Halloween has evolved and been influenced by a number of different cultures and religions, the most important of which are paganism, the Romans, the Celts (the people of Ireland, Scotland, Britain, Wales) and Christianity.
However, almost all of the traditions surrounding Halloween as we know it today can be traced back to the Celtic Day of the Dead, a pagan holiday.
Halloween originally comes from Ireland, where there was a group of people called the Celts.. When October ended and November began, the Celts held a festival to mark the end of summer and the gathering of their harvest for winter.
Samhain was the name of the Druid god of the dead. The Druids were a religious order amongst the Celts. On this day, they would try to appease their Lord of Death. These Druids also believed that witches rode on broom sticks and that ghosts were the cause of supernatural occurrences.
The belief was that on the eve of the Celtic New Year (which for them was October 31), the souls of the dead people roamed the land of the living. The Devil, spirits and witches were also believed to be moving about and at the height of their power.
On the night of October 31st, the Celts believed that ghosts would come around and haunt people for the night. In order to scare the ghosts away, it became tradition to dress up like other things that would fool the ghosts and bad spirits!
Later, when the region occupied by the Celts was conquered by the Romans, two Roman festivals (that respectively commemorated the passing of the dead and honored the goddess of the harvest) were combined with the Celtic festival of Samhain. Then, in the seventh century, Pope Boniface IV declared that November 1st would be All Saints’ Day, also known as All-hallows Day. While many people think he did this to try and change the focus of the preceding night’s festival, it is also where modern-day Halloween gets it name: The night before All-hallows Day became known as All-hallow’s Eve, and eventually “Halloween”!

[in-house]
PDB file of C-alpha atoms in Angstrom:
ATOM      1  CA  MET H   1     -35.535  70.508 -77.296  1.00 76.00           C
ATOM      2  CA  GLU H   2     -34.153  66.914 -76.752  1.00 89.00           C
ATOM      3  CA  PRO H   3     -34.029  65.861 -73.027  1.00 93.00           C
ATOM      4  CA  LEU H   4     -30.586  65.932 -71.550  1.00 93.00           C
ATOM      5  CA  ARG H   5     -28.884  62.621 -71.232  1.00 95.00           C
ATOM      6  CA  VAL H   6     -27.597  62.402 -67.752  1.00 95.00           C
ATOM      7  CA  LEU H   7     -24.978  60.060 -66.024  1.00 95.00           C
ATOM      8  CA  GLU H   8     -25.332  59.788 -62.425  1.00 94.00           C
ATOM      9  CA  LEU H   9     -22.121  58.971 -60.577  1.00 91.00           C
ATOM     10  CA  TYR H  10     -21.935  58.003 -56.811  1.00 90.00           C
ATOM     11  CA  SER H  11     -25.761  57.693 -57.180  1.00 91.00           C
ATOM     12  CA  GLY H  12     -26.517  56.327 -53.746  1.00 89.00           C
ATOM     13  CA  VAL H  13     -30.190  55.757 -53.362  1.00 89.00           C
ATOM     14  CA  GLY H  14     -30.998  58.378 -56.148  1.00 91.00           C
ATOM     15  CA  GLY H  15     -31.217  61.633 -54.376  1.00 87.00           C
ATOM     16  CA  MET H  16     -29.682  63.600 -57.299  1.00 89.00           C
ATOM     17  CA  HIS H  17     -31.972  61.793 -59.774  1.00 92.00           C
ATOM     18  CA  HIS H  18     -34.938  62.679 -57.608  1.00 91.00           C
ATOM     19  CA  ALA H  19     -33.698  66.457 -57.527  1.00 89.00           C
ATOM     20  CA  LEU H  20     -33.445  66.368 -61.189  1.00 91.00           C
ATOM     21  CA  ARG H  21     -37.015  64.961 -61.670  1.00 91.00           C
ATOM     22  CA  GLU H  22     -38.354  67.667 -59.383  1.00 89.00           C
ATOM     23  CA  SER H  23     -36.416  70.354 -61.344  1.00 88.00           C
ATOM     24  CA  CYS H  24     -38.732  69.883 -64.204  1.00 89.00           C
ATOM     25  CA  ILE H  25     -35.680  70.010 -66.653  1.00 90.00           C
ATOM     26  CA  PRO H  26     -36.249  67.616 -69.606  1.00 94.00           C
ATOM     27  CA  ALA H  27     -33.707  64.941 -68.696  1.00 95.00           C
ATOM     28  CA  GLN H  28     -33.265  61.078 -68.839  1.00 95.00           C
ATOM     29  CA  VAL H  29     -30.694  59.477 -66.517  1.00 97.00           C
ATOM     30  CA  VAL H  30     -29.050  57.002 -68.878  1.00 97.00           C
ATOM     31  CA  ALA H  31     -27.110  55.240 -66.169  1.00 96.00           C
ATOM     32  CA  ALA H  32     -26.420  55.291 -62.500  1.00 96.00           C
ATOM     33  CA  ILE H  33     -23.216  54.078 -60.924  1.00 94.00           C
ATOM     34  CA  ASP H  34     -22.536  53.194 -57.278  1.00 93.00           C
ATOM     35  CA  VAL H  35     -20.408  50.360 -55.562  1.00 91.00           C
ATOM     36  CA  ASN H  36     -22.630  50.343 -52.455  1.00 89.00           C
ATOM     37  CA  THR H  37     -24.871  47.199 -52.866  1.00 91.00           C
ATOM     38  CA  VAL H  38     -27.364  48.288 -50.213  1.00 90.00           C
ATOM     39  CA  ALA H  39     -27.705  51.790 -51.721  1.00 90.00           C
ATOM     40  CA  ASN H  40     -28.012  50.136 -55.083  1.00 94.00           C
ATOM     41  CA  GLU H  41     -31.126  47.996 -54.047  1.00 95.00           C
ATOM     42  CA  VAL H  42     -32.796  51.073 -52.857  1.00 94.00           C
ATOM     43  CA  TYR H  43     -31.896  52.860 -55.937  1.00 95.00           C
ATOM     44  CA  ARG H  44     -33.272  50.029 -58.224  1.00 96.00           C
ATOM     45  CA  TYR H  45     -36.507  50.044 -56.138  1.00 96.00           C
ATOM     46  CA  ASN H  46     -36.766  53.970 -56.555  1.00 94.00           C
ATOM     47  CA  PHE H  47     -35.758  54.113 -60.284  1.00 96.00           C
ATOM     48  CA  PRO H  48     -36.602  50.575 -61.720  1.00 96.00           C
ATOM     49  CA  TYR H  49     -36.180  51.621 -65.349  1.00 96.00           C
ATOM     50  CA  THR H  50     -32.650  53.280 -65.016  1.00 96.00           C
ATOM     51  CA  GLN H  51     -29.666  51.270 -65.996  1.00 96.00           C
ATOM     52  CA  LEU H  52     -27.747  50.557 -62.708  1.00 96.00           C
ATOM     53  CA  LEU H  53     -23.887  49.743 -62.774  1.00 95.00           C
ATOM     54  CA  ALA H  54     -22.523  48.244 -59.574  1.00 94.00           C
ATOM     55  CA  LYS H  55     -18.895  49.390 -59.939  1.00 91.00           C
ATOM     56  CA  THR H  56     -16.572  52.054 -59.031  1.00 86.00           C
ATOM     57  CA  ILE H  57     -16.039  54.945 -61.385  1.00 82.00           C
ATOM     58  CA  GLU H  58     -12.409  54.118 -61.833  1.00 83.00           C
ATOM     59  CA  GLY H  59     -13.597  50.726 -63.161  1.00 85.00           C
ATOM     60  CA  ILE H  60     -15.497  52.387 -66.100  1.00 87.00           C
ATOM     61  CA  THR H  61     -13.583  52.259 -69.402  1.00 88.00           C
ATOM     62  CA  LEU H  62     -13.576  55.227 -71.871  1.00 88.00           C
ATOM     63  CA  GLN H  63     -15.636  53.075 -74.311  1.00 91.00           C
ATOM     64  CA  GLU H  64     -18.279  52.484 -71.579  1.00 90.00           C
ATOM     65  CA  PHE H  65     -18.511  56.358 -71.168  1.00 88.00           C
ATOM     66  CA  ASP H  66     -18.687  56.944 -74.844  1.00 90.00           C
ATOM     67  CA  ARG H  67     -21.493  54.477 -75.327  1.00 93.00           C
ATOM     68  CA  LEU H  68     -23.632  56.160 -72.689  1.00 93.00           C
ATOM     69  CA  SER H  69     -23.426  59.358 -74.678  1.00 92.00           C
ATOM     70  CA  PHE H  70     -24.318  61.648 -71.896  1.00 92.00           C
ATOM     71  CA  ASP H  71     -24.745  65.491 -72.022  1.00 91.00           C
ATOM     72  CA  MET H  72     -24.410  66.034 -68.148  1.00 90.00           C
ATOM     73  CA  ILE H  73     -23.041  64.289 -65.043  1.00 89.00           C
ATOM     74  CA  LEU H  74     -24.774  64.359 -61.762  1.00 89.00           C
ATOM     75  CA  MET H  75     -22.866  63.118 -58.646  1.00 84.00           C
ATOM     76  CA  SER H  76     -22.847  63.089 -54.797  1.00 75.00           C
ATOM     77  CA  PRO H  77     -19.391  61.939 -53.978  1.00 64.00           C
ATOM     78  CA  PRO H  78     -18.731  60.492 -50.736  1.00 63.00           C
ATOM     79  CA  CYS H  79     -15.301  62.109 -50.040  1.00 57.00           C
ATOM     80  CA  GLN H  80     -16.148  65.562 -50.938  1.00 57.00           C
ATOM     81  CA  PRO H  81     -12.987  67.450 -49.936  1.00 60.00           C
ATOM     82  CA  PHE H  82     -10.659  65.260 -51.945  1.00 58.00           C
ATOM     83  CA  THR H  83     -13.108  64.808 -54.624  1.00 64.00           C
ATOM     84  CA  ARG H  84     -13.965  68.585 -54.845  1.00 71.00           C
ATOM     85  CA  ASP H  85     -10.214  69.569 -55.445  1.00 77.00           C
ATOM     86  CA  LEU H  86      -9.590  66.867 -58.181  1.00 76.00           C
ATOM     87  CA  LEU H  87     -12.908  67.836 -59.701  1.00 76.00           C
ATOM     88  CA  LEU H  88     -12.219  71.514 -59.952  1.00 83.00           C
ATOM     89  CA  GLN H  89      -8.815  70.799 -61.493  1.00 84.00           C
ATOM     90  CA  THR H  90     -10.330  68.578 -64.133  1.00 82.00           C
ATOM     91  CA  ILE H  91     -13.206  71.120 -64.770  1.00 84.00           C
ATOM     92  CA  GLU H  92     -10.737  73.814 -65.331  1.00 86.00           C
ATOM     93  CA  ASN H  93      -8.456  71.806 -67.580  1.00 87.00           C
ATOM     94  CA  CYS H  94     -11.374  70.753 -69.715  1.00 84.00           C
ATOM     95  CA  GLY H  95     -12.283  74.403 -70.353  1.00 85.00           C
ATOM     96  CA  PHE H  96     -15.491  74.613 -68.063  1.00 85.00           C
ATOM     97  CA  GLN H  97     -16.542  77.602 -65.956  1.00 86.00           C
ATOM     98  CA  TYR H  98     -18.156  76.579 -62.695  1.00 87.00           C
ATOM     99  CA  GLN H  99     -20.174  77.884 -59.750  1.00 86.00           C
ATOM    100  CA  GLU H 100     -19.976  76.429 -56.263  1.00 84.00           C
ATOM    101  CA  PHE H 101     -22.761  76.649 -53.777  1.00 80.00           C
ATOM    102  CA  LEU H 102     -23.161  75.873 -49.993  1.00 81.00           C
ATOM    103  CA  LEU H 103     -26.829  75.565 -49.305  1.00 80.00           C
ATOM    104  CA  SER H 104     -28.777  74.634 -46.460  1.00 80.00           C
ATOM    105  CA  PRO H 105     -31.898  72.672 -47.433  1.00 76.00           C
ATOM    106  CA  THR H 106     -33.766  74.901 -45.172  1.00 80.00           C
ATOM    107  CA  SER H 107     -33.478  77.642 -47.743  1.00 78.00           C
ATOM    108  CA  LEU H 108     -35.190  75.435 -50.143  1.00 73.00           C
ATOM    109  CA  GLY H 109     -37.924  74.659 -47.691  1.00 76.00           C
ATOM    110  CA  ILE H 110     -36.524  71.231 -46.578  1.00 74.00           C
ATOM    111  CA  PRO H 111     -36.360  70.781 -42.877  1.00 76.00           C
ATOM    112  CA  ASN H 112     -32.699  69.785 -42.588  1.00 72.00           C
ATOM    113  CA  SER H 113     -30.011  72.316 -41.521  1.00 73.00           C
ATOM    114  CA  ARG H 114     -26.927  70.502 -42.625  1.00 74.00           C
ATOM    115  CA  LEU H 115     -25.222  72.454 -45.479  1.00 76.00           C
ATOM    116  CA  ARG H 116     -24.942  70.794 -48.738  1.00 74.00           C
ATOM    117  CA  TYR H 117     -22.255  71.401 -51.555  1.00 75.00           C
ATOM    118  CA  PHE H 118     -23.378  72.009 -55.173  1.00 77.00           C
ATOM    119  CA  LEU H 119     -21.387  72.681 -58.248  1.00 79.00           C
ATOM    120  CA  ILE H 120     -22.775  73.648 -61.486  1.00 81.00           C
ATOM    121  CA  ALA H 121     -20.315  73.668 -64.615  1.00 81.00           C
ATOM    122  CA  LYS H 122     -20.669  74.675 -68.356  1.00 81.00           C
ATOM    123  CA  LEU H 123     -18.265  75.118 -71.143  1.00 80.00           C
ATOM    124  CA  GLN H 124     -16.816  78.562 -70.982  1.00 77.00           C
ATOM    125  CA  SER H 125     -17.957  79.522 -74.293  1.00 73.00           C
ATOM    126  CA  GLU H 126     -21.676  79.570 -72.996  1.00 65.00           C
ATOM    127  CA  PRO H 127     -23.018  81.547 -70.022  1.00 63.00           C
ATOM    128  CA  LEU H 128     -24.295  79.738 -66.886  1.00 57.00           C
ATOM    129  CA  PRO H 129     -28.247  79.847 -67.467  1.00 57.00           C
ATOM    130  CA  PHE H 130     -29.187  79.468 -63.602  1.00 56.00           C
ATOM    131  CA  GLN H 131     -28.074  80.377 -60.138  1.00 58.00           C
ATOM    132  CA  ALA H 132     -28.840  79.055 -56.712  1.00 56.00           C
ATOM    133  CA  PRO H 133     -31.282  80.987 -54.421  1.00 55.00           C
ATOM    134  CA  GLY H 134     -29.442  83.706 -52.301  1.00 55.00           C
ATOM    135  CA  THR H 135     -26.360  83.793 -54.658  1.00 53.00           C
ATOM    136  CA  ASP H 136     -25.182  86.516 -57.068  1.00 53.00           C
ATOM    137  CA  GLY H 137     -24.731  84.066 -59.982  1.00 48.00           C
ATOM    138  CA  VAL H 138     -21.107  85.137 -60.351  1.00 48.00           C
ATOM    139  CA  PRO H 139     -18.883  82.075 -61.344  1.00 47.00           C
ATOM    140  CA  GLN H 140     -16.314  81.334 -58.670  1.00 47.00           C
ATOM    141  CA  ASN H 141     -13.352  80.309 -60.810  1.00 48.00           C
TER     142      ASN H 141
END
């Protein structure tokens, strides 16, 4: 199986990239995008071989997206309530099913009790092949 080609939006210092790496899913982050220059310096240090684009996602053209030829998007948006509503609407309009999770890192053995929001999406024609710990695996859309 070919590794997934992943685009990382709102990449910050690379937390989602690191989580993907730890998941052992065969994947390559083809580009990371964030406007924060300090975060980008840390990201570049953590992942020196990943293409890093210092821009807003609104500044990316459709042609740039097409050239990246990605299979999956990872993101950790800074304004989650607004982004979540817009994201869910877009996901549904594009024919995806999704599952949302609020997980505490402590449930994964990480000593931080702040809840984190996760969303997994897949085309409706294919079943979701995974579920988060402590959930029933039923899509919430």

Over time, as observances and traditions changed, Halloween went from being a Celtic harvest festival to the trick-or-treating holiday we know today! Lots of people still celebrate Halloween by dressing up in costume, and the holiday has moved from its original region and is now celebrated in many countries all over the world! While some people chose not to celebrate it because it is not a holiday that comes from their religion or culture, others have adapted it and celebrate anyway!
This explanation comes from reading Whyzz and Soundvision
Isn’t Halloween also known as All Hallows Eve, or All Souls Eve, when Christians, and more particularly Catholics and the Anglican high church remember those who have died?
Sorry Janet, I should have read your article in more depth, instead of just skip reading, as you have covered the All Hallows bit! Silly me!
I do recall a time when we didn’t celebrate Halloween as we do today; in the mid-eighties I overheard some American teens complaining that there was next to nothing in UK shops to help them celebrate Halloween. You certainly can’t say that anymore.
Interesting Article thank you 😀
thought you might like my machinima version of Tim Burton’s
This Is Halloween